The growth rate of the U.S. population has been in a generally downward trend since the post-war baby boom peaked in 1957. Graph 1 shows the YoY percent change in the total population.
The precipitous growth rate drop through the sixties came to an abrupt halt in 1969, when early boomers like me started having our families. My son, daughter and two step sons were all born in the blip spanning 1969 to ’73. There might be a similar reason for the mid to late 70’s growth rate, but there also might be a bit more to it.
Graph 2 shows the birth rate per 100 population since 1950. [1980 – 2010 data from CDC.]
Graph 2 – Birth Rate per 100 Pop
The drop in population growth rate through the 60’s is explained by this data. You can also see the mini-peak from 1969 -73, the initial wave of boomer offspring. Then there is another peak at 1990. But that doesn’t do much to explain the simultaneous big jump in population growth. We’ll see what does, shortly. Also note the drop after the slight maximum in 2007.
To avoid any chance of getting a mistaken impression, let’s also look at the annual birth numbers, shown in Graph 3.
Graph 3 – Number of Live Births
Without the per population denominator, the post 1980 portion of the graph looks quite different. Now the 1990 peak seems a lot more significant, with the greatest number of births since 1968. And the barely discernible blip in 2007 on Graph 2 is revealed as the greatest number of births ever, just slightly edging out the 1957 post war baby boom peak. But the drop from 2007 to 2012 is meaningful. The 2012 birth rate of 1.27/100 pop is a record low. It corresponds to a total fertility rate of 1.93 births per woman over her lifetime. The replacement rate to keep native-born population from declining is 2.1.
The other source of population growth is immigration. And, as Graph 4 shows [data from Table 1 at this link.] it accounts for a big chunk of the population growth in the early 90’s.
Graph 4 – Immigration from 1950 on
The peak runs from 1989-93, with the maximum value in 1991. I’ve imposed an exponential base line by putting an Excel generated best fit curve through the highlighted data points. The raw number of annual immigrants has generally increased over time, and has mostly run well above the base line since 1989. But now it has been basically flat since 2007. The above-trend numbers of the late 70’s contributed to the increased population growth at that time.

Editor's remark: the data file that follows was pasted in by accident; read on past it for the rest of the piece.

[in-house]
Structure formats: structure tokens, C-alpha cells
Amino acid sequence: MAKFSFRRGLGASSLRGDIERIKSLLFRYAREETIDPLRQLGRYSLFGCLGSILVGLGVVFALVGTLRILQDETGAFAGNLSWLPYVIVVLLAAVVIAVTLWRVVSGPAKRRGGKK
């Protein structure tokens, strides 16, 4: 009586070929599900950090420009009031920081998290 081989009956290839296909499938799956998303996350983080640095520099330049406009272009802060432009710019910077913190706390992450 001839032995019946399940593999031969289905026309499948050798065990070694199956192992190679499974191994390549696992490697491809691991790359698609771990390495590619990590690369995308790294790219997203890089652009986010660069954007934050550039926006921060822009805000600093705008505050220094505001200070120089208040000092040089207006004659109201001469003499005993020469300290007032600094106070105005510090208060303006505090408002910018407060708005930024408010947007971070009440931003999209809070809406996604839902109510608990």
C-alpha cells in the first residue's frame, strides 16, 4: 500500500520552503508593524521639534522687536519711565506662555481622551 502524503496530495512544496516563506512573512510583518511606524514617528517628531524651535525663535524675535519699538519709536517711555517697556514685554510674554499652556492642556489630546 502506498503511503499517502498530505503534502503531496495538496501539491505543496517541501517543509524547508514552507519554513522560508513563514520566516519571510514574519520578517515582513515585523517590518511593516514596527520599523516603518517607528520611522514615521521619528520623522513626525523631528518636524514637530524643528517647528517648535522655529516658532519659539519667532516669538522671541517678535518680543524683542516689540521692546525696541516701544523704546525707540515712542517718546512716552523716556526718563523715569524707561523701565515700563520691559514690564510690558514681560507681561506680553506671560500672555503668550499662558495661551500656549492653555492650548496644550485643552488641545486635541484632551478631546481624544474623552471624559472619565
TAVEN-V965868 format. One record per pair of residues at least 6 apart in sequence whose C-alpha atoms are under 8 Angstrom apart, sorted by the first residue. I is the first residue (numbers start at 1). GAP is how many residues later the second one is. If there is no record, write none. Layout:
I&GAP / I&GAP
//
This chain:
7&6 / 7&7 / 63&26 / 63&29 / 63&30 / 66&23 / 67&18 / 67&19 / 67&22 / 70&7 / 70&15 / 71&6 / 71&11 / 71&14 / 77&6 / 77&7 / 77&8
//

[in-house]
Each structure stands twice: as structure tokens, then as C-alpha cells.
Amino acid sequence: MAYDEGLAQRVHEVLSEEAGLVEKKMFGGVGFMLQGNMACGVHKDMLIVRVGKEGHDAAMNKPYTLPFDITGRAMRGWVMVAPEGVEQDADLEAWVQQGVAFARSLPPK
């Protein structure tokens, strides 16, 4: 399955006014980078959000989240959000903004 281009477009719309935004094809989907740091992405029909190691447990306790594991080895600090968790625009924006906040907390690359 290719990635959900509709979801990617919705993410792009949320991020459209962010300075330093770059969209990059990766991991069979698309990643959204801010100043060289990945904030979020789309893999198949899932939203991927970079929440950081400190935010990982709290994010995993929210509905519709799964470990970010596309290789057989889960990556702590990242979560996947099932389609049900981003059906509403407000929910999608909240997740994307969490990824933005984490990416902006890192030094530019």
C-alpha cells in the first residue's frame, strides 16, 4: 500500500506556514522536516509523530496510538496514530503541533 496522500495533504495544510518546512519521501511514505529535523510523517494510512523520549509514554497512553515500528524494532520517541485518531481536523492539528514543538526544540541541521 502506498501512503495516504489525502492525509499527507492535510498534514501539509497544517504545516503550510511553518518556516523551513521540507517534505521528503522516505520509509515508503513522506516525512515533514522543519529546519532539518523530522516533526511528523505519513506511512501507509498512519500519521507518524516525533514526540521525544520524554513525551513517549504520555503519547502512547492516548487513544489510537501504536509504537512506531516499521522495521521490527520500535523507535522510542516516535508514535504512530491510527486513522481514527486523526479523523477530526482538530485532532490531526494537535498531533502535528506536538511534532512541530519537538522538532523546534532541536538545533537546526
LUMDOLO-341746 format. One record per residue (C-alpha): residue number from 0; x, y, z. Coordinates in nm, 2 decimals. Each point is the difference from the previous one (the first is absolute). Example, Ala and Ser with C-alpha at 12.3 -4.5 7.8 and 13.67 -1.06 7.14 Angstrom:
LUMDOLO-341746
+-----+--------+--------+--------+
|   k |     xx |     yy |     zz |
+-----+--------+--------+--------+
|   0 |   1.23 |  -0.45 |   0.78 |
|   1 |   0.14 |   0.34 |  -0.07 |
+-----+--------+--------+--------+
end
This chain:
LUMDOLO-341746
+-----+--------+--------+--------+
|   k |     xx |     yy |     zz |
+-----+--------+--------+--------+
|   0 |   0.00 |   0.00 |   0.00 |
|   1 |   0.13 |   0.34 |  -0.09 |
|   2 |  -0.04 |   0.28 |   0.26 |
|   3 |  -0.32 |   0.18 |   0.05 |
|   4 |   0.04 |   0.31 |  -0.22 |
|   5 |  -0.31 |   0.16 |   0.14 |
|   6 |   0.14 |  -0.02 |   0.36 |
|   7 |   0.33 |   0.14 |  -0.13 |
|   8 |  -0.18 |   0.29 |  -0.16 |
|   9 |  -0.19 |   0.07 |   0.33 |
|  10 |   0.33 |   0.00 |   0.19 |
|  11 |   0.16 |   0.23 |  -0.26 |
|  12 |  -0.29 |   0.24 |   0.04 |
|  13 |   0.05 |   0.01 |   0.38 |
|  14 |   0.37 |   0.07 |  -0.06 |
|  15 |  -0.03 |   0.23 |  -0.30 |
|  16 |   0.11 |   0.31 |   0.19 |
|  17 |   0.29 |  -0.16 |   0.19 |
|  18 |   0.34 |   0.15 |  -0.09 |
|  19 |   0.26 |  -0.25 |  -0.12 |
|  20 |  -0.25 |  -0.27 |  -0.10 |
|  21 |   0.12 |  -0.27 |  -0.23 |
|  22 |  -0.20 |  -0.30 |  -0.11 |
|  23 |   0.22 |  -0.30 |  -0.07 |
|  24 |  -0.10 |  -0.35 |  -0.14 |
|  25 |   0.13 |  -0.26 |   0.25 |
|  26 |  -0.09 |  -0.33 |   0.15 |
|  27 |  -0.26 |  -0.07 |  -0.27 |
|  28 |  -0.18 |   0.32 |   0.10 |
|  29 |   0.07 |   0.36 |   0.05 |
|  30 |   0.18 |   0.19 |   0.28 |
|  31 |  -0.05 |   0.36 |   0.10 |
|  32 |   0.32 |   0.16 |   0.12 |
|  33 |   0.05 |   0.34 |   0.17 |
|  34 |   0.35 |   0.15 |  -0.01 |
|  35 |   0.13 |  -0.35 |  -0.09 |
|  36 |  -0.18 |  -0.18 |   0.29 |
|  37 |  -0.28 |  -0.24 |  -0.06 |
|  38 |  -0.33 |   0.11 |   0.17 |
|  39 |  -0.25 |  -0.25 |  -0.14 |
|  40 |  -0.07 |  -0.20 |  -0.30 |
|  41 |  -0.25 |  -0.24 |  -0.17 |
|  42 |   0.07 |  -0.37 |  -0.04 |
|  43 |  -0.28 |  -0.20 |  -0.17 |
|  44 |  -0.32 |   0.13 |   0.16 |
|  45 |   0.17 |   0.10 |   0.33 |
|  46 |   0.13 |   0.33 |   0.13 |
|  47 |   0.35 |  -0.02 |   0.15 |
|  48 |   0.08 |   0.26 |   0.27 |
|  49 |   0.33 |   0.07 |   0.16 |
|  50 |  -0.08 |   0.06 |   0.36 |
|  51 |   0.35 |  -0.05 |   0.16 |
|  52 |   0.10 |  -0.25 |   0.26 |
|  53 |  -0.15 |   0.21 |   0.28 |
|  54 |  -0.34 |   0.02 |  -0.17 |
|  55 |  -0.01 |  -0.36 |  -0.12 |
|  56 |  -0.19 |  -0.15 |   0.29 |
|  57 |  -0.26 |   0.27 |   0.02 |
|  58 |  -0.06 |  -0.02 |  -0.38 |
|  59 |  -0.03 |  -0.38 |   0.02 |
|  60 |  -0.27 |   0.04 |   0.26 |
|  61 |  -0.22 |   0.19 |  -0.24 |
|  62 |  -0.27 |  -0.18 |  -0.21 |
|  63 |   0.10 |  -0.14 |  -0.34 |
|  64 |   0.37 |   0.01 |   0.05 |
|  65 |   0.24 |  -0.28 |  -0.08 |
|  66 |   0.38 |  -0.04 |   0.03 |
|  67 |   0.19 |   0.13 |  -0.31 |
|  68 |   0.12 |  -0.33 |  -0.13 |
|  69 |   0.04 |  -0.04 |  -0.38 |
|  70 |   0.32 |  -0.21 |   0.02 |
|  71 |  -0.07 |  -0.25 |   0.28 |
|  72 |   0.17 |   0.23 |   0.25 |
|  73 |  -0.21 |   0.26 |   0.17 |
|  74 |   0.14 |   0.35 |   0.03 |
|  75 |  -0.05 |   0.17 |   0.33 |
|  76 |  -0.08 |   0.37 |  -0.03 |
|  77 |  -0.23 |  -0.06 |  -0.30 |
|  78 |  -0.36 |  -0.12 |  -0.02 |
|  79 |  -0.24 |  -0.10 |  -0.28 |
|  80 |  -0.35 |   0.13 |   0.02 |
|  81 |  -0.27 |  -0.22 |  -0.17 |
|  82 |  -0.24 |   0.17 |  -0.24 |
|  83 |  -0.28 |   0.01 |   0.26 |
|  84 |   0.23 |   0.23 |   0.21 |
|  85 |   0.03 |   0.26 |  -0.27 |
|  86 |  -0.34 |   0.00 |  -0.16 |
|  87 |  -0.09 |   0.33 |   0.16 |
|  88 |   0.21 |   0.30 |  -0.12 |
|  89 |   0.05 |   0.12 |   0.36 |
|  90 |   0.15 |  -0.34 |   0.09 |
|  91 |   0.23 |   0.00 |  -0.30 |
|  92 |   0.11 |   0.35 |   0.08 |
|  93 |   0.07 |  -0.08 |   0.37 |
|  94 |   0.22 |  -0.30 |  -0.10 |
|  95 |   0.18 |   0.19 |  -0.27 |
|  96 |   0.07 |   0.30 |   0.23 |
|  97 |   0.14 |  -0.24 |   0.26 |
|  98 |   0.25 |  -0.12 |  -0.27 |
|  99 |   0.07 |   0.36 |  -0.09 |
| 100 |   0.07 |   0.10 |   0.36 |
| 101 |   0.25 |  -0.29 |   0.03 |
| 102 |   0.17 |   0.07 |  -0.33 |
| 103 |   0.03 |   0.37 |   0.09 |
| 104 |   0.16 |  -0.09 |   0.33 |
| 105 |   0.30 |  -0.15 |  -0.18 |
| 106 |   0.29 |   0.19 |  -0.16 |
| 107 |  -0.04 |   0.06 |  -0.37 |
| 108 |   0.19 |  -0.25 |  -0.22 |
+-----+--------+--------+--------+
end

Graph 5 shows that, in raw numbers, for recent years births outnumber immigrants by not quite 4 to 1.
Graph 5 – Ratio of Immigrants to Births
The final component to population change is the death rate. This data was not as easy to locate, is less detailed, and there are some discrepancies among various sources. I took data before 2000 from info please, and from 2000 on from indexmundi. I don’t put a lot of faith in the 2nd decimal point. Graph 6 shows the data.
Graph 6 – Death Rate per 100 Pop
The big drop in mortality during the 70’s and 80’s isn’t hard to understand. There were big medical advances leading to increased disease survival and longer life expectancy. At the same time, there were huge improvements in automotive safety that saved thousands of lives every year. On-the-job safety might also have been a factor, since OSHA was formed in 1971. The slight increase in the late 90’s and sharp drop after 2000 are more mysterious, but that might just reflect the quality of the data.
My first thought was that before about 1980, births dominated population growth, and after about 1990 immigration took over. During the early 90’s, at least, immigration dominated. That may still be true. As the number of births has dropped sharply, the birth rate has fallen to an all time low since 2007. Population growth has stabilized at an historical low level, and hasn’t declined further in the last 3 years.
One thing that is clear is that without immigration, the U.S. population would go into decline as my generation passes on.